The El Camino review

Welcome back to another one of my blog posts. This time my post is going to be on another event I attended some time ago. I had actually meant to write up about my experience at this event much sooner, but unfortunately I fell unwell due to a nasty cold. However never mind about that, I feel much better now and to be honest one of the reasons I felt a lot better was my experience at the El Camino performance provide by the Alchemy Project.

So before I move on to my experience at the event, I want to present just a little background of what brought the performance of El Camino together. There are many tried and tested methods out there in order to show what people can do giving the chance, some as based on telling stories, volunteering or even providing art, but what about expression and confidence building within the use of movement? What about being given the chance to prove that people can perform at a high level even though they have come from a difficult period within their lives?


Photo by Pari Naderi

Well the El Camino performance came about through a collaboration which was established by “Dance United Yorkshire” in association with “Cultural Utilities and Enterprises“. This collaboration led to The Alchemy Project. The Alchemy Project believes in dance-led interventions, which uses the power of dance to express peoples abilities to overcome mental health crisis or difficult periods within their lives.

The performance was provided by those using the psychosis service through South London and Maudsley mental health foundation trust. There was also other organisations lending their support to this collaboration, these being Guys and St Thomas Charity, Maudsley Charity, Hyde Plus, Arts Council England and many others. For around a 4 week period the project director Carly Annable-Coop and Dance Director Ellen Steinmuller worked hard with those using the services to perform the choreographed dance for the 20th of July 2015.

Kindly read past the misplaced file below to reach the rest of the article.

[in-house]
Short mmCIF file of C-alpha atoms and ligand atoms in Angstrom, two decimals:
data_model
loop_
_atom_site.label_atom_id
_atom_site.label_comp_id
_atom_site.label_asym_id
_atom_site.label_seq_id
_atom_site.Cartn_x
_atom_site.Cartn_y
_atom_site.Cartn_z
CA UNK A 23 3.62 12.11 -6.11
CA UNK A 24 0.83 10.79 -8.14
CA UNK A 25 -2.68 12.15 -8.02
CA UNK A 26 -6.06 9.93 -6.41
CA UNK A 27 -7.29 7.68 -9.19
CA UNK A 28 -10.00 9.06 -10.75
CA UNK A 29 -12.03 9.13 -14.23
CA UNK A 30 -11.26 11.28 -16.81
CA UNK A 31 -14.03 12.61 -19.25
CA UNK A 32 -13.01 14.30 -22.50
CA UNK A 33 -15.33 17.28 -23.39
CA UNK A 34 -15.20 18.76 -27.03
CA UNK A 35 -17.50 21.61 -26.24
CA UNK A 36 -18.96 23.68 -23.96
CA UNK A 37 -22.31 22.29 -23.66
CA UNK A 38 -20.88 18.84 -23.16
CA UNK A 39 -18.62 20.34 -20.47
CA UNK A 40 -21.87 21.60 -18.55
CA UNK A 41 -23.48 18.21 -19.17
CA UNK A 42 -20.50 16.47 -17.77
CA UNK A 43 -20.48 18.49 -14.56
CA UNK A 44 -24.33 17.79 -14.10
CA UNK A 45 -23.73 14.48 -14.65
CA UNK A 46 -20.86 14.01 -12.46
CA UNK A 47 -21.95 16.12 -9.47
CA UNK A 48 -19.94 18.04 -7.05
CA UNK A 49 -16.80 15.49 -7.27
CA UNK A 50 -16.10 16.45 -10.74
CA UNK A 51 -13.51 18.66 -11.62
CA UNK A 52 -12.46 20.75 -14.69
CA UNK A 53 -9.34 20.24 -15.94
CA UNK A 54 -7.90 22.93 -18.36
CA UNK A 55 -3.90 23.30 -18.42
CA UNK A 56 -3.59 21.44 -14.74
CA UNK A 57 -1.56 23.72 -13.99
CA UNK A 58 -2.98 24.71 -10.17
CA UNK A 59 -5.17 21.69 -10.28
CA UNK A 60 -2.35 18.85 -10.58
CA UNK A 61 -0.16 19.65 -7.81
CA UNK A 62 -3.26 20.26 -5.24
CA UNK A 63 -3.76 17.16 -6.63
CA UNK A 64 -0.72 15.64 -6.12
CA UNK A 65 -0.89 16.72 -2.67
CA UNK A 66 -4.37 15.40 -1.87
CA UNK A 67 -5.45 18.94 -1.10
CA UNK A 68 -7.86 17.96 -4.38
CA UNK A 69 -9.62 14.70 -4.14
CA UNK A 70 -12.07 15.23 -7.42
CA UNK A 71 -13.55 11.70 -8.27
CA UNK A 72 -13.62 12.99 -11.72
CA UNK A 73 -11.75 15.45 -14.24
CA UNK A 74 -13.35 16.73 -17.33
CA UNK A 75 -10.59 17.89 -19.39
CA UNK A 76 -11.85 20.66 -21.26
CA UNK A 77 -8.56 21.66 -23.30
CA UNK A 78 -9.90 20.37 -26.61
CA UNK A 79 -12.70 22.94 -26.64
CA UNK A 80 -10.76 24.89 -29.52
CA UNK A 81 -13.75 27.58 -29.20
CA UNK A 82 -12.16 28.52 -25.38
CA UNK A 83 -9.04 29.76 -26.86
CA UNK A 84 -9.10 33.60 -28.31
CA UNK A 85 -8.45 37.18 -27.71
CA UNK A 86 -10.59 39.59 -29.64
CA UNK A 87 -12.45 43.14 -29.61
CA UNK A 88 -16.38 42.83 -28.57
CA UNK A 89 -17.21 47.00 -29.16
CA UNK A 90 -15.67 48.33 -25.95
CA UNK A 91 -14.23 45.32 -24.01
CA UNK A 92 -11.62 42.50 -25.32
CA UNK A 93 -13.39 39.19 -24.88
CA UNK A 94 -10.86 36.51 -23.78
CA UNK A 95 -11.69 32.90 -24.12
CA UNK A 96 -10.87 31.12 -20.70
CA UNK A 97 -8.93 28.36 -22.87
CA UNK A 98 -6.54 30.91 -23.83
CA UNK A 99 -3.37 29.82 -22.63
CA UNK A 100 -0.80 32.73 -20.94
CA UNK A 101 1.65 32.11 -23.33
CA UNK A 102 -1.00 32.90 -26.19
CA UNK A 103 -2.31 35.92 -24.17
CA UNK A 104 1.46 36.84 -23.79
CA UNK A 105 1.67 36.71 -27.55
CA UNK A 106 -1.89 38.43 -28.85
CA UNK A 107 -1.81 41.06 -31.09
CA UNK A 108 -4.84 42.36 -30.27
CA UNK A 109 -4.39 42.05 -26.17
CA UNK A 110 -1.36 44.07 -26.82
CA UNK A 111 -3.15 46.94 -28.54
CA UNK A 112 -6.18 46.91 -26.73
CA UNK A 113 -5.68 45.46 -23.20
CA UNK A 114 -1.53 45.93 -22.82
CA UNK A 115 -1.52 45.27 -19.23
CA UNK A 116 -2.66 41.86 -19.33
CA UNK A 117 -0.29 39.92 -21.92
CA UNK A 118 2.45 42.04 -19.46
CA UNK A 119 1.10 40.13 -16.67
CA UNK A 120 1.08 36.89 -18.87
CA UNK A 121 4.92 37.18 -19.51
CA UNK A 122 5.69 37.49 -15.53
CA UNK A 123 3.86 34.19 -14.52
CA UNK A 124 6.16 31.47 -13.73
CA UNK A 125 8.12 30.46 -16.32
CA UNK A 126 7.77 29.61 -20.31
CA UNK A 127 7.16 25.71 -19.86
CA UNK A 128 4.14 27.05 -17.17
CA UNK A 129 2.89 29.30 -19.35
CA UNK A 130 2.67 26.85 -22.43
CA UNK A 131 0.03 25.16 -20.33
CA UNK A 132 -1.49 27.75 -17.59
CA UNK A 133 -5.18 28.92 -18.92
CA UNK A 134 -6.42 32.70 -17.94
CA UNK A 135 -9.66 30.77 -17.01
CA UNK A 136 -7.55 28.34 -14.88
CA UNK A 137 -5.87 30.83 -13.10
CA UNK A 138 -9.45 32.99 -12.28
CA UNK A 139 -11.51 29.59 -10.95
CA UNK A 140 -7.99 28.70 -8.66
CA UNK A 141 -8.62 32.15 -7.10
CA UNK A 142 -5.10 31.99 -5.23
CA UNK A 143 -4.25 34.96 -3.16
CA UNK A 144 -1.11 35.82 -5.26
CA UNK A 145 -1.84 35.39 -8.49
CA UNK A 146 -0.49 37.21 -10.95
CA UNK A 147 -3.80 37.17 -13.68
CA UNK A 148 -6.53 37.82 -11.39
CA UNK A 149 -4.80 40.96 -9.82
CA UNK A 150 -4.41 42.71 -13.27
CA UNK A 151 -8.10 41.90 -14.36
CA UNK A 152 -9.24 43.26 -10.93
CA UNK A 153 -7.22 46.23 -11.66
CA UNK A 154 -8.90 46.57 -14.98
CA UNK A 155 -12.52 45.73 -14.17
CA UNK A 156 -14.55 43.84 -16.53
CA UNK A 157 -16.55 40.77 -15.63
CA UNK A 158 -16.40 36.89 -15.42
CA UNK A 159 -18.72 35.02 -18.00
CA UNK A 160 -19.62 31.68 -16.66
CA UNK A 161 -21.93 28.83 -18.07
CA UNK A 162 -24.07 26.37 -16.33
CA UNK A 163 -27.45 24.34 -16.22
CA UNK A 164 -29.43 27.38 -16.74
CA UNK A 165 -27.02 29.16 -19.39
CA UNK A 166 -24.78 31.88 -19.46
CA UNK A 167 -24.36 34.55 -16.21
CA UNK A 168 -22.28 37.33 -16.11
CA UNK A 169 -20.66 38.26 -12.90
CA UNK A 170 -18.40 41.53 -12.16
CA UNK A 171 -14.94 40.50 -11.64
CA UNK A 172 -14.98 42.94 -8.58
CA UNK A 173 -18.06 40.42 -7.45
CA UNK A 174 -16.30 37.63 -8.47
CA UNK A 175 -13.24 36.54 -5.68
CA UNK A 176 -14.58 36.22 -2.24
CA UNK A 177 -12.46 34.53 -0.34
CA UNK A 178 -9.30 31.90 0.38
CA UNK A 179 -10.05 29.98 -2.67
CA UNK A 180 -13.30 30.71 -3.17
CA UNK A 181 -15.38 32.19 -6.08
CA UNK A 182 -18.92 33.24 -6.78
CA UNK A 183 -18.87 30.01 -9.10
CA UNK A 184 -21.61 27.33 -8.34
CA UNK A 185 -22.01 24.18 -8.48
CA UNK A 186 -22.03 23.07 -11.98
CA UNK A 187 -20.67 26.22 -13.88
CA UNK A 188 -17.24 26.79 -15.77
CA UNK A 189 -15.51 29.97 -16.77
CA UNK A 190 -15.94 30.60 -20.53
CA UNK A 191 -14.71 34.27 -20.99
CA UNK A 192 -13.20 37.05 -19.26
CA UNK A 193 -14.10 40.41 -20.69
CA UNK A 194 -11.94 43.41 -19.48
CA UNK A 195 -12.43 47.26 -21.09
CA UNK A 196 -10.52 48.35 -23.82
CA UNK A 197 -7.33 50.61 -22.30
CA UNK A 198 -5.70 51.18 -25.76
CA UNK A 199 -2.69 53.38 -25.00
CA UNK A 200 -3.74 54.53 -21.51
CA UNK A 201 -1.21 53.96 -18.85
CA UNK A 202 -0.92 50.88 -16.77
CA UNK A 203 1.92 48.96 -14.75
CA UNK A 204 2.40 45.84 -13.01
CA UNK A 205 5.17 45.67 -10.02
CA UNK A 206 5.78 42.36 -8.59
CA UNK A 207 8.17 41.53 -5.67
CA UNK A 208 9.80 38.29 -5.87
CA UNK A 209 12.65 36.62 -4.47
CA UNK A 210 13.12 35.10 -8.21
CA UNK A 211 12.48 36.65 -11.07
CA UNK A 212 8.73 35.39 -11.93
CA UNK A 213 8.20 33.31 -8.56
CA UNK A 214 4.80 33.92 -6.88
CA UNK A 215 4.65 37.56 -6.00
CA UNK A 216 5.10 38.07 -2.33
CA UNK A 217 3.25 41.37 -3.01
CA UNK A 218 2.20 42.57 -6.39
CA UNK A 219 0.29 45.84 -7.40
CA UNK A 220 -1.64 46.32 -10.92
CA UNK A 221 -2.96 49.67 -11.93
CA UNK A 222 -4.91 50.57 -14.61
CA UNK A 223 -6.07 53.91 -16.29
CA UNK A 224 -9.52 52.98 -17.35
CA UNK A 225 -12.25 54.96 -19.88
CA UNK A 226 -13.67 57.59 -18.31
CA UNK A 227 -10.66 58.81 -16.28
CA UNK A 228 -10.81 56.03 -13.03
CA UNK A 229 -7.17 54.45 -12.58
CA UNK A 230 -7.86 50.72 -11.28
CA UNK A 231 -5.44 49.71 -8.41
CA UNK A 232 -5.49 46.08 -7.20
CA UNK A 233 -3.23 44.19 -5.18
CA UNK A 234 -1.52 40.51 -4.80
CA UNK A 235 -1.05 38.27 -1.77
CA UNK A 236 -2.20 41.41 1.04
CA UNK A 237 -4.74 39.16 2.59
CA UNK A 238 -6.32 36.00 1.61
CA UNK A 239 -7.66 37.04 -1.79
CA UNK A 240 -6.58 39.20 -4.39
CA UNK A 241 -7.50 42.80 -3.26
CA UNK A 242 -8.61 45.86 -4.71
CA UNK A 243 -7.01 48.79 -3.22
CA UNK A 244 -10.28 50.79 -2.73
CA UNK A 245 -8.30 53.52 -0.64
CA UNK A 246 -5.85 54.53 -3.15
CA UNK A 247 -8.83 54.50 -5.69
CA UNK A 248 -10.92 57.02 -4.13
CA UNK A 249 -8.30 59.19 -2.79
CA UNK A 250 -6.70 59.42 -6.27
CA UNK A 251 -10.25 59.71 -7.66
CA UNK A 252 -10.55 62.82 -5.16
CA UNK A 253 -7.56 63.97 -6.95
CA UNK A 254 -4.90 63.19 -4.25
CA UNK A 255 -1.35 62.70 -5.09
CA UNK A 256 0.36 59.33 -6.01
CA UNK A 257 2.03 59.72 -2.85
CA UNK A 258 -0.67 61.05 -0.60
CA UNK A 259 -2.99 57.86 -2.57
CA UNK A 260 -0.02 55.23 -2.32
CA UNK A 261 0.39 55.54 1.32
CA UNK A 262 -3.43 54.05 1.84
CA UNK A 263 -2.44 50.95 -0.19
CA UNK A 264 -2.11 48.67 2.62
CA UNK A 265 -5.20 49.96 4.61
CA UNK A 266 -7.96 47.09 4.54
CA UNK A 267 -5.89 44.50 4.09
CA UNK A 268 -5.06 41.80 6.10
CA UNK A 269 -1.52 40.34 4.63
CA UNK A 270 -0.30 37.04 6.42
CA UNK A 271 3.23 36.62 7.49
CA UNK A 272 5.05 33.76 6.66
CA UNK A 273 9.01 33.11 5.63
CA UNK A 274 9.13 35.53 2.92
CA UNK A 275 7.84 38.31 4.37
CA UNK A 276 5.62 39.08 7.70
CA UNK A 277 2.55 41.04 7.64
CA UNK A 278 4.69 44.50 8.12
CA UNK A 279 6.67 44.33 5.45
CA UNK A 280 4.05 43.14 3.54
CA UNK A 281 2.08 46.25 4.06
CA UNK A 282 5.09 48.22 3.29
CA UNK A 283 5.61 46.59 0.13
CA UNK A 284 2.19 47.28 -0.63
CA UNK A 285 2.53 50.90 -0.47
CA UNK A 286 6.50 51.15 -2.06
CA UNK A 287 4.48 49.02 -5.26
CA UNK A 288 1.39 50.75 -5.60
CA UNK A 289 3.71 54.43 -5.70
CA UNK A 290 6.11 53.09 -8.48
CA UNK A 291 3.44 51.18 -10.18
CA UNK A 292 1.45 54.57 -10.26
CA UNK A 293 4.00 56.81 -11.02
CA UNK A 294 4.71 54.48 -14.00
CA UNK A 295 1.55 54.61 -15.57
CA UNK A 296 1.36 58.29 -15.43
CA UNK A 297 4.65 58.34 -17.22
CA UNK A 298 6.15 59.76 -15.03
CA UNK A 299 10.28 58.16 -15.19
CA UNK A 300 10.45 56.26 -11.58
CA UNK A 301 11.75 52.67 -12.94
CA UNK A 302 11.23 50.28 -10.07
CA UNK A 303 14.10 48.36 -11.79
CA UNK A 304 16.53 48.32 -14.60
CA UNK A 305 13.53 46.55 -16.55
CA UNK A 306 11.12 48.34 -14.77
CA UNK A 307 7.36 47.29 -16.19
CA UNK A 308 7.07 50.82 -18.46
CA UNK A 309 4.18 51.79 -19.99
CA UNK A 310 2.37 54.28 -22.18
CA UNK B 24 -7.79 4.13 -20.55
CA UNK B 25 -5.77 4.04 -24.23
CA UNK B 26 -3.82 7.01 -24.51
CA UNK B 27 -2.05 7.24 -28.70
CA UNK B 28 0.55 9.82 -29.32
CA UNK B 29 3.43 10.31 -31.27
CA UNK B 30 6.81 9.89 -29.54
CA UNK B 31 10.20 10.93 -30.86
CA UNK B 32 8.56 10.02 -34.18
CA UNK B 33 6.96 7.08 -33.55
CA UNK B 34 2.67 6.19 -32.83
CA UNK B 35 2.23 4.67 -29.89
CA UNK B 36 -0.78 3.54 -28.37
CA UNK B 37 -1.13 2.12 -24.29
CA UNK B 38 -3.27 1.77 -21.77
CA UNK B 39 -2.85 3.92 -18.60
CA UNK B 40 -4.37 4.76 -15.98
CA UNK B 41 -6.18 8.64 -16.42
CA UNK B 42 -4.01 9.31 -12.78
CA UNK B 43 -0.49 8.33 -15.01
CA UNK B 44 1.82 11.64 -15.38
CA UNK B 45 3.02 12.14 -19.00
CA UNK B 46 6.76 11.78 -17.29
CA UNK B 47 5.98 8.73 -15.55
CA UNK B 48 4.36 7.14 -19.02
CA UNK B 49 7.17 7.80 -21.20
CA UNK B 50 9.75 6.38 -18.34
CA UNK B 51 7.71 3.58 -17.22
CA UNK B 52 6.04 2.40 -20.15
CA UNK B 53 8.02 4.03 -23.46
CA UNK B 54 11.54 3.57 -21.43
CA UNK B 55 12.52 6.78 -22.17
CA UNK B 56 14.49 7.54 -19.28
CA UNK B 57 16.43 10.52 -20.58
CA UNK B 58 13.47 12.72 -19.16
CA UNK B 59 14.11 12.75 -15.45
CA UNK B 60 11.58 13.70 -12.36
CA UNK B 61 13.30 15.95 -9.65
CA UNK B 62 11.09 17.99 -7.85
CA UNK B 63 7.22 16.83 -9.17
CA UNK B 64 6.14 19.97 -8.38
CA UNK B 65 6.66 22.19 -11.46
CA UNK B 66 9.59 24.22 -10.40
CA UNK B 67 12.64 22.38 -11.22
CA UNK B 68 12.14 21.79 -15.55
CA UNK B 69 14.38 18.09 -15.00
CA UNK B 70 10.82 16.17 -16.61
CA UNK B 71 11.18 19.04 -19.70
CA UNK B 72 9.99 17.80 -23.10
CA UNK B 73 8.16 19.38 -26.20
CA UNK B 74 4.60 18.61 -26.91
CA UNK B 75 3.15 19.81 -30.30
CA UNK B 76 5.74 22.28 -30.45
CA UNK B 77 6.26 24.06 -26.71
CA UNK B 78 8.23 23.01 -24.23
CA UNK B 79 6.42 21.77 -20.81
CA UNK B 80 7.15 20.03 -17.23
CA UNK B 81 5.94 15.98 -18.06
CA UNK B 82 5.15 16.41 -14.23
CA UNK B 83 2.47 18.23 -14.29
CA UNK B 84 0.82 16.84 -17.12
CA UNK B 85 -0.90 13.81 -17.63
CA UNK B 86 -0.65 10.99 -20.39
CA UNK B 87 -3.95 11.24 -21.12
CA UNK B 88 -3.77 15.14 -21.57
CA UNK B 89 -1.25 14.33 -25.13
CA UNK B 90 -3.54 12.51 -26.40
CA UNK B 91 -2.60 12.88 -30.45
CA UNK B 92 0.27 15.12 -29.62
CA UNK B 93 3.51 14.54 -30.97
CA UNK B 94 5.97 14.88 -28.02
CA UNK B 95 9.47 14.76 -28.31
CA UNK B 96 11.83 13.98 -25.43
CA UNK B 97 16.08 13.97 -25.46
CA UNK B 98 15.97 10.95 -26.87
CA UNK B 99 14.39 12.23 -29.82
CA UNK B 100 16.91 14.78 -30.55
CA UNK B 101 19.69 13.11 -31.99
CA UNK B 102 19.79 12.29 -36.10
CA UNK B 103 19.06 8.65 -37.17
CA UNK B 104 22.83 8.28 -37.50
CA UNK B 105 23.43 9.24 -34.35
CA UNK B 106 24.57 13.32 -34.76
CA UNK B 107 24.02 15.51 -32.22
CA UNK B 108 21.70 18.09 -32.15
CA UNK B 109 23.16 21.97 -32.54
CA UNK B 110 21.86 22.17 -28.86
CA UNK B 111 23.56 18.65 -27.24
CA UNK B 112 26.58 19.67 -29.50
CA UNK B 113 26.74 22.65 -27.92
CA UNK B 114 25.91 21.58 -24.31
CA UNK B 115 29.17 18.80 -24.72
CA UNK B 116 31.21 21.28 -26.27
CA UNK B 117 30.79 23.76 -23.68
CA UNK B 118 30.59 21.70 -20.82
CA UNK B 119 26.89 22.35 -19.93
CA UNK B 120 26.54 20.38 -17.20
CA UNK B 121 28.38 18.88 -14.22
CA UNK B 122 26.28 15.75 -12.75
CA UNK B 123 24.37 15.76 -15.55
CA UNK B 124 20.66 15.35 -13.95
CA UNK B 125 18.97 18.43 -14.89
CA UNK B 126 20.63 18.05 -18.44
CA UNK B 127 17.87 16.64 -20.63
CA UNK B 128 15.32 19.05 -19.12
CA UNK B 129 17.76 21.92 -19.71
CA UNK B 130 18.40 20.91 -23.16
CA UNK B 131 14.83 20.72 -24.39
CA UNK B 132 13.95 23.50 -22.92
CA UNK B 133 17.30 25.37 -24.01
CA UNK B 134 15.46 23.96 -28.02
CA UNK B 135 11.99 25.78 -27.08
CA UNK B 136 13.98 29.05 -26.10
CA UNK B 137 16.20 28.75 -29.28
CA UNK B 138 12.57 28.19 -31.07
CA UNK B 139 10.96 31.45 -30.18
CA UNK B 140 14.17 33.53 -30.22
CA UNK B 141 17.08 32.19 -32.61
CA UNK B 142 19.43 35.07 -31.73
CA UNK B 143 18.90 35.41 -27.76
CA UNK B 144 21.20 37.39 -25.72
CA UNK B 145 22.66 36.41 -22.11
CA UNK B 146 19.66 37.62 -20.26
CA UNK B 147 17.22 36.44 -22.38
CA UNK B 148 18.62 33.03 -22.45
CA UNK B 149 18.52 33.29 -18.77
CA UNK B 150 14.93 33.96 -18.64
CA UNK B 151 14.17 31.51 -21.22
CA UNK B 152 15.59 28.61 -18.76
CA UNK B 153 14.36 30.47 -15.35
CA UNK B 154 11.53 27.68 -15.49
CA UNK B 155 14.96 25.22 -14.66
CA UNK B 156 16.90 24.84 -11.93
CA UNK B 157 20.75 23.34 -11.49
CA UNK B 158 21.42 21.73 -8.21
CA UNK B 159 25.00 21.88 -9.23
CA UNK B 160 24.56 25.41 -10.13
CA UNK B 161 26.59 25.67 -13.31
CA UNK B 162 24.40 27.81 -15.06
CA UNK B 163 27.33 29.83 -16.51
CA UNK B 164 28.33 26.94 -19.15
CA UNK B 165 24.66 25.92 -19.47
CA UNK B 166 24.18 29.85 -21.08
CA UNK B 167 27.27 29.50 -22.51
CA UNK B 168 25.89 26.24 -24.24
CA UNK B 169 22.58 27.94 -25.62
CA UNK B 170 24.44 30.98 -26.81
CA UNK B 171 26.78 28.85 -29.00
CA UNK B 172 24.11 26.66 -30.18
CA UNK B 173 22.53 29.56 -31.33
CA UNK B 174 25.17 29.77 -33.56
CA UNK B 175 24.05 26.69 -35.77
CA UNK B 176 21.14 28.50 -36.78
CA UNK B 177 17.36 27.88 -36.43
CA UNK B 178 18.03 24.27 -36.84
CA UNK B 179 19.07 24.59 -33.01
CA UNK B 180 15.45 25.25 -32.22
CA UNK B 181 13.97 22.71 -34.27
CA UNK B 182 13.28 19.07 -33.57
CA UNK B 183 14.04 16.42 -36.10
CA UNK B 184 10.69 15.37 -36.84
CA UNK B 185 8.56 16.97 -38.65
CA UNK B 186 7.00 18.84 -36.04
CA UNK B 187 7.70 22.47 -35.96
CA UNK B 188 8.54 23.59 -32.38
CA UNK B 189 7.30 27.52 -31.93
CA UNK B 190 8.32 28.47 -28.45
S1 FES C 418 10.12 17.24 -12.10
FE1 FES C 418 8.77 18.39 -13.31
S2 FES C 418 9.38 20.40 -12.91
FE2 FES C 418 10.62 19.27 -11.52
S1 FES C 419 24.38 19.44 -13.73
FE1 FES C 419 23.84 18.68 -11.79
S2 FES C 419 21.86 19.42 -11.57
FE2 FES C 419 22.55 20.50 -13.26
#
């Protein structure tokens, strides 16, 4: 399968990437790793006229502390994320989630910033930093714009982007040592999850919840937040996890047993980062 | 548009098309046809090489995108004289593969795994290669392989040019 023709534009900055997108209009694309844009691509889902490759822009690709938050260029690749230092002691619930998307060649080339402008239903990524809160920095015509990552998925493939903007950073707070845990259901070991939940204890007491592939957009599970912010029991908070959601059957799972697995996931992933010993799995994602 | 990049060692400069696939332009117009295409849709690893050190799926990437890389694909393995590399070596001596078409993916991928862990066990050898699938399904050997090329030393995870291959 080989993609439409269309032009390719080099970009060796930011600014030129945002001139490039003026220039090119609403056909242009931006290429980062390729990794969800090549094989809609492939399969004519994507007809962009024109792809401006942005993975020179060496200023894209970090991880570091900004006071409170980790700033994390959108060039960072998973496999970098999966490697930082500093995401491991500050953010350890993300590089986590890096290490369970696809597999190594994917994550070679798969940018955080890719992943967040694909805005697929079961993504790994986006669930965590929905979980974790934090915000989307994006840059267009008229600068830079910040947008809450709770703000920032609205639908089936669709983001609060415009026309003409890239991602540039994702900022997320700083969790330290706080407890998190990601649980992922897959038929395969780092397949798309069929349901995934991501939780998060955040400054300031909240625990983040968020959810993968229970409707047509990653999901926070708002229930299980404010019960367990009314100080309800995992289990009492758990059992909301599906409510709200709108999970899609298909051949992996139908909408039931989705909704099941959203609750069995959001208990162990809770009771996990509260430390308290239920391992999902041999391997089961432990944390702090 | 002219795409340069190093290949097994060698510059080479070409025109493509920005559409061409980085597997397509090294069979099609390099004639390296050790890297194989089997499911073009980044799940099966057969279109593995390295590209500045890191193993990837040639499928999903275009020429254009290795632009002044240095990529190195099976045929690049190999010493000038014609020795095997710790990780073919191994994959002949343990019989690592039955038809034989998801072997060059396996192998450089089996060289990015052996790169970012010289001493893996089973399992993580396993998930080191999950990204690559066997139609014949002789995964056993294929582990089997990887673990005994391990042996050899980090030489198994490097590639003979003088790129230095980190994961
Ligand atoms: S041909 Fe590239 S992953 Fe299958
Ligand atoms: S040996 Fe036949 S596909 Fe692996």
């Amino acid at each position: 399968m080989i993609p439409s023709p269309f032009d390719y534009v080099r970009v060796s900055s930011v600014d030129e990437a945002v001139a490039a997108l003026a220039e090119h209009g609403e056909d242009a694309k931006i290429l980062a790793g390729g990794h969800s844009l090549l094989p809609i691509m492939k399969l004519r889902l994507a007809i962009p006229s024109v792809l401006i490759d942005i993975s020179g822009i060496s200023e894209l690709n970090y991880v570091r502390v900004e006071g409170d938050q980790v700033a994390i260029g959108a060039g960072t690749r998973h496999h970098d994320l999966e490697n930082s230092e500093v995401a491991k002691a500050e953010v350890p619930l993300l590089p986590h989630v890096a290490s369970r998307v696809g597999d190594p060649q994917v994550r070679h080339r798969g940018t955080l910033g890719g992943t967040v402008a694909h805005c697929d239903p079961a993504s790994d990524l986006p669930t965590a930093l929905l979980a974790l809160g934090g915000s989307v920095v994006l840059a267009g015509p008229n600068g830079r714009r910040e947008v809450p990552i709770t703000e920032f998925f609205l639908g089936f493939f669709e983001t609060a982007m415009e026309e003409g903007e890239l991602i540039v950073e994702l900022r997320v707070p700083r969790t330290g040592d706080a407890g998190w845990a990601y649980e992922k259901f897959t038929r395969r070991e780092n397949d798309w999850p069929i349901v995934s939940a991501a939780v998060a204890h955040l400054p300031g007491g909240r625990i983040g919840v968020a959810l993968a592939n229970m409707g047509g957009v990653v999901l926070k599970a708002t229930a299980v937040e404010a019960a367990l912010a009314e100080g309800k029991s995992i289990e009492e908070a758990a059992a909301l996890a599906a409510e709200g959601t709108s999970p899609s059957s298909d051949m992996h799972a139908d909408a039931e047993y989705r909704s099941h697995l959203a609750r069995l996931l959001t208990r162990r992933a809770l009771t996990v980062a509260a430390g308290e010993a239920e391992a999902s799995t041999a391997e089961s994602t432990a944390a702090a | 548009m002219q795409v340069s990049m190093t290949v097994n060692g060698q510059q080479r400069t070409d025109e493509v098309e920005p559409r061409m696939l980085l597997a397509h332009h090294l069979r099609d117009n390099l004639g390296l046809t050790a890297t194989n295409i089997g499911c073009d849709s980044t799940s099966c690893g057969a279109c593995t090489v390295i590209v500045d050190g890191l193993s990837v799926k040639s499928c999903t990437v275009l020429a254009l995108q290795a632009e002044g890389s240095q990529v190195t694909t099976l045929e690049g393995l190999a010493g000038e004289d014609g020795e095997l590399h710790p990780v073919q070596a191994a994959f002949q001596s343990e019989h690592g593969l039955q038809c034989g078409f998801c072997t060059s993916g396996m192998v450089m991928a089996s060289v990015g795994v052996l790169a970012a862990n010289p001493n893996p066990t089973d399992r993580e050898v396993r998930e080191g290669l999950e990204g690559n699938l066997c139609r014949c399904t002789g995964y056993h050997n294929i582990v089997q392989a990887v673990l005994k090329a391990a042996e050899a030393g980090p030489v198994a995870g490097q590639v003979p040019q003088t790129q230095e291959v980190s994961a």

The Alchemy Project

Photo by Pari Naderi

As I entered the Lilian Baylis Studio, I was not sure how the performance would turn out. In fact to be honest, it was the first choreographed dance routine I have ever seen live. I felt a little groggy though because I just came back from Scotland and the coach was delayed so I could not head home for a little rest. In fact I was a little worried that I may fall asleep during the performance.

Still, when entering the studio to check in to view the performance, the staff were polite and friendly even though I could feel some nervous excitement. After greeting Helen Shearn who also helped support the project. I sat down to watch the performance.

The El Camino performance begins

When the dancers appeared, the first thing I noticed was the expression on the performers faces. The thing is with dance, even though many are watching how the body moves, I always feel how it is important to see the expression on the dancers faces. I noticed how determined everyone was and the concentration levels were fairly high.


Photo by Pari Naderi

The music added to the performance as it kept my interest from the start, I kept looking for the story of the performance, perhaps I could not help it, but the movement from the dancers was absolutely mesmerising. As mentioned before, I have never really seen a choreographed dance live and what I saw certainly caught my attention. The level of skill and movement was set at a high professional pace as I observed timing and synchronisation of the dancers.